I feel the same way about judges that I do about cops: They’re not all bad, but those positions tend to attract power-hungry assholes.
Last week, Baltimore County Judge Darrell Russell married a domestic violence suspect and his alleged victim, at the suspect’s request. On the same day he was supposed to hear a criminal complaint against Frederick Wood, Russell granted the man’s wish to be married to his alleged victim. When Wood appeared in district court for trial on charges of assault, his lawyer asked for a postponement so the defendant could get married and come back to resolve the case. The lawyer said his client’s new wife would invoke marital privilege, which prevents a person from being required to testify against his or her spouse.
Russell excused the couple to drive to another town to get a marriage license. When they returned, Russell officiated their wedding that very afternoon. The criminal case resumed, and Wood’s new wife invoked her marital privilege. Russell acquitted Wood.
The judge’s parting comment to the defendant was, “Mr. Wood, I found you not guilty, so I can’t sentence you as a defendant in any crimes, but earlier today, I sentenced you to life married to her.” I’m glad the two could get some male bonding in before their busy day was over. Russell has since been reassigned to chambers work.
Mrs. Wood was held hostage in Judge Russell’s court. Russell knew Frederick Wood’s motive for getting married, and played right along. The woman told the officer who responded to her call that she thought Mr. Wood might try to kill her and that he had threatened to kill her and her children in the past. Still, Judge Russell explicitly sided with the alleged perpetrator and made it clear that he had no regard for the victim’s safety. The woman had no choice but to marry Wood. She obviously believed he posed a threat to her and her children. Judge Russell deserves much more than a reassignment.
Then there is the case of the Australian judge who has ruled that two young sisters must spend weekends with their sex offender father. Family Court Judge Robert Benjamin demonstrated a shocking ignorance of sex abuse by ruling that the girls “need some protection from (their father), particularly at night,” but that the chance of sexual abuse was “diminished when they are awake and alert.”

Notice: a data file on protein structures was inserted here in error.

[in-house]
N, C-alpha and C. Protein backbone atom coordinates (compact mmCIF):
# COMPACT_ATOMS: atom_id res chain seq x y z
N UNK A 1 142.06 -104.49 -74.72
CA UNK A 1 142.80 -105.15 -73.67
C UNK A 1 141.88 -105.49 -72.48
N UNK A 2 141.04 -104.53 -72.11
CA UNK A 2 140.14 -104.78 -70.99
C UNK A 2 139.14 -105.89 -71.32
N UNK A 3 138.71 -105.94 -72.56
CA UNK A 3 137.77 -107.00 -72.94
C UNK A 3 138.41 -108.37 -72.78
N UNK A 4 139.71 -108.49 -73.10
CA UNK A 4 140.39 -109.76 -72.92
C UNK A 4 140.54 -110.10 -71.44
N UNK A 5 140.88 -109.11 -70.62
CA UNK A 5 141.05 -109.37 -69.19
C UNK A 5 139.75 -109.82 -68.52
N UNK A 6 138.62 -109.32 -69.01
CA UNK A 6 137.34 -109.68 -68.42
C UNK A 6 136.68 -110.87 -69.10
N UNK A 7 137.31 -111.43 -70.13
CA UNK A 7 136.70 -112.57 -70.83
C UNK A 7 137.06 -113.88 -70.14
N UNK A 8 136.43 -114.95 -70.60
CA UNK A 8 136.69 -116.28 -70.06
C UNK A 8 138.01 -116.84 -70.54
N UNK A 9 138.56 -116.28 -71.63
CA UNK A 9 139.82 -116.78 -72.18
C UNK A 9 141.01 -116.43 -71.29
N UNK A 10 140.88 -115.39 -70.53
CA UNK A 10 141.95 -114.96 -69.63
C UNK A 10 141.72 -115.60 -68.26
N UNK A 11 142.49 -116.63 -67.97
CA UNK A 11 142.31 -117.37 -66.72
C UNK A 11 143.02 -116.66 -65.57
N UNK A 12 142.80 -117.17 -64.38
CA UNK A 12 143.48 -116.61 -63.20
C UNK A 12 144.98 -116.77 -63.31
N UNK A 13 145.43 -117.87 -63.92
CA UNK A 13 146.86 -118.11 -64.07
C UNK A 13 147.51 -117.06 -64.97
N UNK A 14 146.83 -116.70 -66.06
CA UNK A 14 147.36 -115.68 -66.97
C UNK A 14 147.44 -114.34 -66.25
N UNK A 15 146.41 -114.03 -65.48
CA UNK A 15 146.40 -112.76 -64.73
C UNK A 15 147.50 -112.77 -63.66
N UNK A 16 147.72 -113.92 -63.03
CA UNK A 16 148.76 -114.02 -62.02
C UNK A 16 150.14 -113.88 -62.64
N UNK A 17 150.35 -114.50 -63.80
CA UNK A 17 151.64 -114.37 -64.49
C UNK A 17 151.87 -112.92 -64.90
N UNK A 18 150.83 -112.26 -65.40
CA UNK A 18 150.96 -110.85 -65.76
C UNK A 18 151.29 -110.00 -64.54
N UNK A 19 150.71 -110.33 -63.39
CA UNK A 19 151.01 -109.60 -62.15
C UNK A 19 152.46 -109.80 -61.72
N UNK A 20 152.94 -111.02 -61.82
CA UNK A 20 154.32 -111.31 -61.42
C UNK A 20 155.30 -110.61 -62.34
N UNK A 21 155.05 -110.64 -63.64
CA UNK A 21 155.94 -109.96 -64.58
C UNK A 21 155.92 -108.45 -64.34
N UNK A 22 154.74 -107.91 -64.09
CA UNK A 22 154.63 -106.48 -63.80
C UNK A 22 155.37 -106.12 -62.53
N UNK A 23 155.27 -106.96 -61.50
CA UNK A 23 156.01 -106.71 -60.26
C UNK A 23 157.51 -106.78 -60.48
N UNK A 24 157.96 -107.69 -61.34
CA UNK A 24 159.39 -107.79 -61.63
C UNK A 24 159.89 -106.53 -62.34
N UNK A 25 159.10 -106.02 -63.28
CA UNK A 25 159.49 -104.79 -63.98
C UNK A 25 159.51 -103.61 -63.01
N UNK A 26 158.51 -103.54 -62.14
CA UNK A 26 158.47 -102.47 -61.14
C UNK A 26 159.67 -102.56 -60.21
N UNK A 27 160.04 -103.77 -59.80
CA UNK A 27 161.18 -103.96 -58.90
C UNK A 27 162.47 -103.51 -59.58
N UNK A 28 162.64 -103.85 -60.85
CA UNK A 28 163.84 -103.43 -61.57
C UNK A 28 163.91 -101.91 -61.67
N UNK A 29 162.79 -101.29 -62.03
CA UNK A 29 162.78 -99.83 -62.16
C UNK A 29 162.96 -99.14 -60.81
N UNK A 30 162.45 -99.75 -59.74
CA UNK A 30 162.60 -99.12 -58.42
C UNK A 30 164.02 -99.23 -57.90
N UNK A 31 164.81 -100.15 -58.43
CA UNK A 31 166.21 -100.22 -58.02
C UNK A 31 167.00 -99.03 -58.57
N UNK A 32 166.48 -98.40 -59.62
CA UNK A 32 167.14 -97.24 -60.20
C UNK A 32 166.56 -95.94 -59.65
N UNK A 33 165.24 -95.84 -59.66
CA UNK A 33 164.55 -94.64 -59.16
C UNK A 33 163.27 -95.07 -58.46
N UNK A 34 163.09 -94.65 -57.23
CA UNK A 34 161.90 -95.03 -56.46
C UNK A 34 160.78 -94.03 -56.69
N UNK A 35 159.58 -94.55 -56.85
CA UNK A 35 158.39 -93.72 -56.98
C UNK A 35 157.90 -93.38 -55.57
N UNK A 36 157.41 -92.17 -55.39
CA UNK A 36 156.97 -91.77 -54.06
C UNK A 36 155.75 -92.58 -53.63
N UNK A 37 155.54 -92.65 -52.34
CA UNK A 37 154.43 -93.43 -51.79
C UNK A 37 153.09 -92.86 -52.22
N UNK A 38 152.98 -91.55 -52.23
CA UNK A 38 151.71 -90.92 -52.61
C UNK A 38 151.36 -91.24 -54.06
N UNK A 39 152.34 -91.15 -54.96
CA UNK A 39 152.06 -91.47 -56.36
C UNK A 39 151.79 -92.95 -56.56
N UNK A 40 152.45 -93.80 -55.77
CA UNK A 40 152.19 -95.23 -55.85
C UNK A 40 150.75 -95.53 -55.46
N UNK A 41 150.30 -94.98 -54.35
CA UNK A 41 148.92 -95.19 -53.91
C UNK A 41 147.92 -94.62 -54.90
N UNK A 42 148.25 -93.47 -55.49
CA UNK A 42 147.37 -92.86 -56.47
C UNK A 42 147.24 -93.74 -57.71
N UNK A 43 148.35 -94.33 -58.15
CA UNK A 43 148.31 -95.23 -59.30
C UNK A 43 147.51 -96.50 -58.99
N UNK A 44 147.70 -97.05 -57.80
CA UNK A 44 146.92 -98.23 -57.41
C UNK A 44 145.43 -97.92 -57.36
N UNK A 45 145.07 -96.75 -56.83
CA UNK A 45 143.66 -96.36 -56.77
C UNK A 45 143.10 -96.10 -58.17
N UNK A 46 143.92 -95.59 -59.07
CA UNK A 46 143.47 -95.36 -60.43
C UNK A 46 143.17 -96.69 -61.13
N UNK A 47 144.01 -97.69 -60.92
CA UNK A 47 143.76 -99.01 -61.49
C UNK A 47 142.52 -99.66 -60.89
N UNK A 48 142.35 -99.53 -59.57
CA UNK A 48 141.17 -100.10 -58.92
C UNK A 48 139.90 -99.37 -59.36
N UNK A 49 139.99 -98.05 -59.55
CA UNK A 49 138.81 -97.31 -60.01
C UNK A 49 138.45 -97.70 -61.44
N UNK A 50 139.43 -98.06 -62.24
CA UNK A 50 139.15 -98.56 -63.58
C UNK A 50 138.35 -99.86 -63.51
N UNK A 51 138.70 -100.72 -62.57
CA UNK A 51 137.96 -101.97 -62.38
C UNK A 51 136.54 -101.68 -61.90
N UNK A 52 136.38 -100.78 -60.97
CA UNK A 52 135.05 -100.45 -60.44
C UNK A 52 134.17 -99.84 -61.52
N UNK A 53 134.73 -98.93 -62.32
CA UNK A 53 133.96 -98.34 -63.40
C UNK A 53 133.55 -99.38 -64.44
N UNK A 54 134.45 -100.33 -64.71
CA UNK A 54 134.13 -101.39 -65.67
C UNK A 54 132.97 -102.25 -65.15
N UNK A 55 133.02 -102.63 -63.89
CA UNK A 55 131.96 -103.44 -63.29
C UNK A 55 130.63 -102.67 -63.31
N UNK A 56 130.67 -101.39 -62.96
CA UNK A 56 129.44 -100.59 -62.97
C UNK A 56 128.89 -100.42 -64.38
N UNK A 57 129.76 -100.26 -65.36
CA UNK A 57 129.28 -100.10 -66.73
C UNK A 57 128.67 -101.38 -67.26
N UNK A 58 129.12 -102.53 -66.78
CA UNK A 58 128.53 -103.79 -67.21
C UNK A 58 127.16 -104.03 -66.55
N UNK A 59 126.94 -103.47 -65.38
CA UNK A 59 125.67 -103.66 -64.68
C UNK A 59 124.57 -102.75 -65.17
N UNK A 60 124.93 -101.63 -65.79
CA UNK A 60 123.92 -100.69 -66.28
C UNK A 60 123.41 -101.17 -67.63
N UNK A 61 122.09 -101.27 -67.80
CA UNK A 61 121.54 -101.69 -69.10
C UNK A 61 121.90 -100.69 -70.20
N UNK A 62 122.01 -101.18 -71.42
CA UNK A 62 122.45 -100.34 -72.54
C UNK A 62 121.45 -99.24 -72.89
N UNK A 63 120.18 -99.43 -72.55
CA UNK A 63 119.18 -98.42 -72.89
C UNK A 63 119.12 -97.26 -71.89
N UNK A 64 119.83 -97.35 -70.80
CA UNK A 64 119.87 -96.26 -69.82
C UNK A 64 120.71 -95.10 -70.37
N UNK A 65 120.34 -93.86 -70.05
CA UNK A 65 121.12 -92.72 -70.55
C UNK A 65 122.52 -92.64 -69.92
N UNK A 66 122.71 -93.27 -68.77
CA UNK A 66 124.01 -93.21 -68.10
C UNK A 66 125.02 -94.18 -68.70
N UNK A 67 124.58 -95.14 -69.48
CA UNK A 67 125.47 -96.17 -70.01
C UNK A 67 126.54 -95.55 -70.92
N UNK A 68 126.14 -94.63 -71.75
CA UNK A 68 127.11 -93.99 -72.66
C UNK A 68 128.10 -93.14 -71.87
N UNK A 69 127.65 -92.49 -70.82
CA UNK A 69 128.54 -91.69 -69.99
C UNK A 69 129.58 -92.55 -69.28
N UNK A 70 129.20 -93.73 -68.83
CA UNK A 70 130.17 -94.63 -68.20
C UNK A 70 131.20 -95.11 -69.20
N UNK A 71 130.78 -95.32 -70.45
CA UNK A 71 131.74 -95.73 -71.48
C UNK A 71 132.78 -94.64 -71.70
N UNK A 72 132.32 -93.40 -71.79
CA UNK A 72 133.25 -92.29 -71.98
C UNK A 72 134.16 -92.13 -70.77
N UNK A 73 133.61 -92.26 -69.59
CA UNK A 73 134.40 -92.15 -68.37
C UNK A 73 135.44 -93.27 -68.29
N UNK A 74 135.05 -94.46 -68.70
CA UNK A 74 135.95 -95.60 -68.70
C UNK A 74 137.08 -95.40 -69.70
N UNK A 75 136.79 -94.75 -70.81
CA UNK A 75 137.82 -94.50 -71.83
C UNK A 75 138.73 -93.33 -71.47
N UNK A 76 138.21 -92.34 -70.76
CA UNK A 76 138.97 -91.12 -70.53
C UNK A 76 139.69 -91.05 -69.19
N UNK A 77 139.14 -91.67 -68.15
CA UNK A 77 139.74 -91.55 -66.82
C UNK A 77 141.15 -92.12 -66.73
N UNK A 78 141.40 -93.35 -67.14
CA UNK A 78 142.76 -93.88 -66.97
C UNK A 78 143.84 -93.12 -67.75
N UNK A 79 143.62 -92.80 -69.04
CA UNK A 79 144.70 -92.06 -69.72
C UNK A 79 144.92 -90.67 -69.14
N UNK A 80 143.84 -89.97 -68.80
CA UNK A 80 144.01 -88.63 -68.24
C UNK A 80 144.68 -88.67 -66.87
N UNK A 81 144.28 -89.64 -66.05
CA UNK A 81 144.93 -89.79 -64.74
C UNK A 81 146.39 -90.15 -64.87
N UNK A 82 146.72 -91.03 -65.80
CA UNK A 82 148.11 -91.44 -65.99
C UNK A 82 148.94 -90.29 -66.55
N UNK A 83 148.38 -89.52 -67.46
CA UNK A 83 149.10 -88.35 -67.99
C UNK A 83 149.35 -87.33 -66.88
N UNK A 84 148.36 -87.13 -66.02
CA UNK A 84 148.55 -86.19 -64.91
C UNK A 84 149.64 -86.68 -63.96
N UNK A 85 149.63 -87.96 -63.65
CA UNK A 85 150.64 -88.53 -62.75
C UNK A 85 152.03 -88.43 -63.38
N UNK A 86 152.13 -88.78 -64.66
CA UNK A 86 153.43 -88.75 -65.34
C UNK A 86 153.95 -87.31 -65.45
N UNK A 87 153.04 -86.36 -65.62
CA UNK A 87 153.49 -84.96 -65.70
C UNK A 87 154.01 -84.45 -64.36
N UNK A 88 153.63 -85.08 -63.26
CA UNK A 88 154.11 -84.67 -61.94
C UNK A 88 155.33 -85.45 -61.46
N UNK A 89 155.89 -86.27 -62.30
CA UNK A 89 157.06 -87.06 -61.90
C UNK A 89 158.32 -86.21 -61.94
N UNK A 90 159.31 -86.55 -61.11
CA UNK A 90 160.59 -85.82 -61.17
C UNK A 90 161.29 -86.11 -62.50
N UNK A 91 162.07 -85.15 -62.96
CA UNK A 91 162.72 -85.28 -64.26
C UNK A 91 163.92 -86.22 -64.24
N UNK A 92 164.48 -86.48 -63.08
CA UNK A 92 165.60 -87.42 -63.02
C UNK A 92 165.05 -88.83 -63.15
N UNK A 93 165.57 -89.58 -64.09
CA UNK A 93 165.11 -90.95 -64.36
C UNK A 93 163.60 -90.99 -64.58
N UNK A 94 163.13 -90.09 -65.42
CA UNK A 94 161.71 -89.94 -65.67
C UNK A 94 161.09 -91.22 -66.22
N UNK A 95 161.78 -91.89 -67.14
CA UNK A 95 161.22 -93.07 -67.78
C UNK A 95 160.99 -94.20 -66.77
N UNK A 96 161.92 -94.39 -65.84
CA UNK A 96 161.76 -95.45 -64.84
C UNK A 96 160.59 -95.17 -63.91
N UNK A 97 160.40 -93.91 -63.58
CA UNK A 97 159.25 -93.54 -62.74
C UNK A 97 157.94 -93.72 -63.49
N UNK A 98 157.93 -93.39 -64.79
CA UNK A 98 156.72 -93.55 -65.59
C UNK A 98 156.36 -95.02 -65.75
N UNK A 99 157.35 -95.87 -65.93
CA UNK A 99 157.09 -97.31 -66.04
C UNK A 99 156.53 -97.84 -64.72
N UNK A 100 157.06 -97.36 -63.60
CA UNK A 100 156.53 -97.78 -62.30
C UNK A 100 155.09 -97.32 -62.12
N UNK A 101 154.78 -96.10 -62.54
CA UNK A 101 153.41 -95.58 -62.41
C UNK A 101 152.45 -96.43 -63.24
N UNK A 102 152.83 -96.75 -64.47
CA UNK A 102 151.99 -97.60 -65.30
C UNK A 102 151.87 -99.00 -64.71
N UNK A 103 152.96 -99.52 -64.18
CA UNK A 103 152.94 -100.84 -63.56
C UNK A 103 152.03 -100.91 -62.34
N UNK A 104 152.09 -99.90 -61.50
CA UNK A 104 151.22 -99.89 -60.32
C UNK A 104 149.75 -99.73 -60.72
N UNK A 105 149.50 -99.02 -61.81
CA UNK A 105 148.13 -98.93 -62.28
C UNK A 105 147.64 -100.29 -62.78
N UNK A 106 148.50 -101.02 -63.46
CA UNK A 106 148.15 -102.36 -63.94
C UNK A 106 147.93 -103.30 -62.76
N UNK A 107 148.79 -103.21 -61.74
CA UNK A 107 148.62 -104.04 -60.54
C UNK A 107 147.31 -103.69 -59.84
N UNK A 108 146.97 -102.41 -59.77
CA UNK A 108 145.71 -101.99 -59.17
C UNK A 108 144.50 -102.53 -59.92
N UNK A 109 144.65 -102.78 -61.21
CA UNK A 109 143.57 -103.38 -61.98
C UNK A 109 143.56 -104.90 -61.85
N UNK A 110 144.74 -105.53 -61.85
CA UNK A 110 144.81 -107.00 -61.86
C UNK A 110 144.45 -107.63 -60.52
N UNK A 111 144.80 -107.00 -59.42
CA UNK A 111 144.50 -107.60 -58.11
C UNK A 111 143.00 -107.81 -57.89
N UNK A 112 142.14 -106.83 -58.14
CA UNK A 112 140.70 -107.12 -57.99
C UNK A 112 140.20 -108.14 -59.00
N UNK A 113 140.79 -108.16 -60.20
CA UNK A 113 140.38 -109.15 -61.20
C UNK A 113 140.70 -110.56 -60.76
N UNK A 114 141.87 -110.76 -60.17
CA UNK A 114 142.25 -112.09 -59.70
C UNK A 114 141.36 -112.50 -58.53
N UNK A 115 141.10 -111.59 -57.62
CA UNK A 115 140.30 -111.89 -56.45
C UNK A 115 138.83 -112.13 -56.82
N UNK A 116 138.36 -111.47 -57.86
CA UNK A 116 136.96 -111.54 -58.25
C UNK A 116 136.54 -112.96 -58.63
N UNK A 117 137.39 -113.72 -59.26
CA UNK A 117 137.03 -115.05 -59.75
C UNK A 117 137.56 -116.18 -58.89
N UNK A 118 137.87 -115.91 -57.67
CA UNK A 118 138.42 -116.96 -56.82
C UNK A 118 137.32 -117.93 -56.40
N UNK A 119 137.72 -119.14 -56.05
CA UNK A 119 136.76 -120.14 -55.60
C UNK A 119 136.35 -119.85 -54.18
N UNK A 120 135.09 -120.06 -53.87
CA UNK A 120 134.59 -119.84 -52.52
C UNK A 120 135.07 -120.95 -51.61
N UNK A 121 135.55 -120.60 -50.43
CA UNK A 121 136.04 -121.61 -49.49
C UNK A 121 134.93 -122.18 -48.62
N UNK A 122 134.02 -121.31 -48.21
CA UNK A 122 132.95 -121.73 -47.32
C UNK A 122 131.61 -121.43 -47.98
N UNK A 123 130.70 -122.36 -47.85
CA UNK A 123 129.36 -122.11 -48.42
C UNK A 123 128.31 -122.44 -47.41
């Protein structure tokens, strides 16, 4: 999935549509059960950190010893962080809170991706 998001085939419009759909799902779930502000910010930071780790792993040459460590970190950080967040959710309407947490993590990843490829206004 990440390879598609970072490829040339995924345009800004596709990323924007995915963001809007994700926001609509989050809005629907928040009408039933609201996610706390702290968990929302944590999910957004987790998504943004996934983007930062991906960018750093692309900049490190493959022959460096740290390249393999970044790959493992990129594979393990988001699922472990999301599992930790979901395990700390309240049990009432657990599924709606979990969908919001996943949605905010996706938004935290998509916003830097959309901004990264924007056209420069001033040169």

The father was convicted of three child pornography offenses in 2007, including filming images of child pornography on his computer and creating links and shortcuts to child porn sites. Additionally, the Family Court found the father had invited one his daughters into his bed and had “demonstrated affection toward her in a way that was, in all the circumstances, inappropriate for a child of that age.”
Benjamin said there must be a lock on the girls’ bedroom door for protection. The girls must share a room until the youngest (now eight) turns 14, “…so they can have the mutual support of one another.” He is knowingly placing these children in danger whilst putting the onus on them to protect one another. Benjamin also ruled that the father must have an “adult friend” stay with him when the girls sleep over. AN ADULT FRIEND. I’m sure he’ll keep the girls’ best interests at heart when he chooses his own chaperon.
The eldest girl has told counselors that she was afraid to stay overnight with her father. But what does a child’s comfort and safety matter when a man’s “rights” are at stake? In each of these cases, a man’s word, his desires, his freedom, have been privileged above the safety and autonomy of the women and/or girls in his path. This is your courtroom on patriarchy.
Finally, a judge in Ohio has ordered rape victims to submit to polygraphs. I will not even call the polygraph a “lie detector test,” because it does not accurately detect dishonesty. Cuyahoga Juvenile Court Judge Alison Floyd ordered polygraphs on four separate occasions after she found the defendants delinquent (guilty, in juvenile court). The legal grounds for doing this are anyone’s guess. The results would have no relevance to the cases, on which she had already ruled. The only reason to do such a thing is to send victims a message: We don’t really believe you.
All four teens refused the judge’s orders, and the mother of one girl said:
I believe even more damage was done by the judge letting the perpetrator know she was ordering the victim to take the polygraph. He apparently took this to mean the judge did not believe her and he used this to tell their peers that the judge did not believe her and was ordering her take a lie detector test.
Prosecutor Bill Mason’s office has filed briefs in two of the cases so far, asking Floyd to stop ordering rape victims to take polygraphs. At least someone in the system is standing up for those girls.